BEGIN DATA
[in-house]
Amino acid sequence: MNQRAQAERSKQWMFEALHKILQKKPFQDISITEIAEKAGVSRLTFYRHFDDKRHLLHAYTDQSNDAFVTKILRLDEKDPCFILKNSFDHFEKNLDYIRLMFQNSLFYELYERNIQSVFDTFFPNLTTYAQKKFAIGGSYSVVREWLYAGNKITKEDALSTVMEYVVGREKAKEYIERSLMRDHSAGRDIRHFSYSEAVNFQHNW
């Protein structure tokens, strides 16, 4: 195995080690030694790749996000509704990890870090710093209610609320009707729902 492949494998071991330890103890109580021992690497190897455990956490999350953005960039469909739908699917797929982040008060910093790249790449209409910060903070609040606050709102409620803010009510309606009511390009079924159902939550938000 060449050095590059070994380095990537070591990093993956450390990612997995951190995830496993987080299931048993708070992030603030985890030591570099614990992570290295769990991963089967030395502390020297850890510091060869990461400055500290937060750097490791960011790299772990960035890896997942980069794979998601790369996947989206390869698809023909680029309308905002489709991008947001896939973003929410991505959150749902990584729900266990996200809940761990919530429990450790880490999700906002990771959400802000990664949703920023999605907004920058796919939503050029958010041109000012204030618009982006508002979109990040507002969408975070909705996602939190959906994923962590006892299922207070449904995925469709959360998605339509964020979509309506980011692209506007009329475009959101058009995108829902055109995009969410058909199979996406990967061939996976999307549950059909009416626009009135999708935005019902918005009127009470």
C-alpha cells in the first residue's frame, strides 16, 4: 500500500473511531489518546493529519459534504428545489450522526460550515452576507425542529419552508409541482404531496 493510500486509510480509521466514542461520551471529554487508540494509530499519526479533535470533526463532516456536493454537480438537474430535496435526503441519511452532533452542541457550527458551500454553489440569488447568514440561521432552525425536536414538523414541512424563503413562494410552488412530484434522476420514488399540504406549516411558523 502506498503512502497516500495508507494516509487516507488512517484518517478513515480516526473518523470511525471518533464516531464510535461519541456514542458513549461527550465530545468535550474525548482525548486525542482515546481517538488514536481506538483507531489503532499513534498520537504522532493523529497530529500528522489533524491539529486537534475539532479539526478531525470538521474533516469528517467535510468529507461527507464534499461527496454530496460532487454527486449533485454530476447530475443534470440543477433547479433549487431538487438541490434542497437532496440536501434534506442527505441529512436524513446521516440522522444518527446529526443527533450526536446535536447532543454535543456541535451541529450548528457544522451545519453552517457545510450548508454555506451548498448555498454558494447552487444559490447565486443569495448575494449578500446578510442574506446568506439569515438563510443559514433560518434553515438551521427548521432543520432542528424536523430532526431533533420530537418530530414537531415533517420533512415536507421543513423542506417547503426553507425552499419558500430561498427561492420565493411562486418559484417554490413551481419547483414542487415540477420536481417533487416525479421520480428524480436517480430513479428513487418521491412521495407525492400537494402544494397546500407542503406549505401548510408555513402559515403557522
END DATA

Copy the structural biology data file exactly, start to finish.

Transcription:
[in-house]
Amino acid sequence: MNQRAQAERSKQWMFEALHKILQKKPFQDISITEIAEKAGVSRLTFYRHFDDKRHLLHAYTDQSNDAFVTKILRLDEKDPCFILKNSFDHFEKNLDYIRLMFQNSLFYELYERNIQSVFDTFFPNLTTYAQKKFAIGGSYSVVREWLYAGNKITKEDALSTVMEYVVGREKAKEYIERSLMRDHSAGRDIRHFSYSEAVNFQHNW
């Protein structure tokens, strides 16, 4: 195995080690030694790749996000509704990890870090710093209610609320009707729902 492949494998071991330890103890109580021992690497190897455990956490999350953005960039469909739908699917797929982040008060910093790249790449209409910060903070609040606050709102409620803010009510309606009511390009079924159902939550938000 060449050095590059070994380095990537070591990093993956450390990612997995951190995830496993987080299931048993708070992030603030985890030591570099614990992570290295769990991963089967030395502390020297850890510091060869990461400055500290937060750097490791960011790299772990960035890896997942980069794979998601790369996947989206390869698809023909680029309308905002489709991008947001896939973003929410991505959150749902990584729900266990996200809940761990919530429990450790880490999700906002990771959400802000990664949703920023999605907004920058796919939503050029958010041109000012204030618009982006508002979109990040507002969408975070909705996602939190959906994923962590006892299922207070449904995925469709959360998605339509964020979509309506980011692209506007009329475009959101058009995108829902055109995009969410058909199979996406990967061939996976999307549950059909009416626009009135999708935005019902918005009127009470």
C-alpha cells in the first residue's frame, strides 16, 4: 500500500473511531489518546493529519459534504428545489450522526460550515452576507425542529419552508409541482404531496 493510500486509510480509521466514542461520551471529554487508540494509530499519526479533535470533526463532516456536493454537480438537474430535496435526503441519511452532533452542541457550527458551500454553489440569488447568514440561521432552525425536536414538523414541512424563503413562494410552488412530484434522476420514488399540504406549516411558523 502506498503512502497516500495508507494516509487516507488512517484518517478513515480516526473518523470511525471518533464516531464510535461519541456514542458513549461527550465530545468535550474525548482525548486525542482515546481517538488514536481506538483507531489503532499513534498520537504522532493523529497530529500528522489533524491539529486537534475539532479539526478531525470538521474533516469528517467535510468529507461527507464534499461527496454530496460532487454527486449533485454530476447530475443534470440543477433547479433549487431538487438541490434542497437532496440536501434534506442527505441529512436524513446521516440522522444518527446529526443527533450526536446535536447532543454535543456541535451541529450548528457544522451545519453552517457545510450548508454555506451548498448555498454558494447552487444559490447565486443569495448575494449578500446578510442574506446568506439569515438563510443559514433560518434553515438551521427548521432543520432542528424536523430532526431533533420530537418530530414537531415533517420533512415536507421543513423542506417547503426553507425552499419558500430561498427561492420565493411562486418559484417554490413551481419547483414542487415540477420536481417533487416525479421520480428524480436517480430513479428513487418521491412521495407525492400537494402544494397546500407542503406549505401548510408555513402559515403557522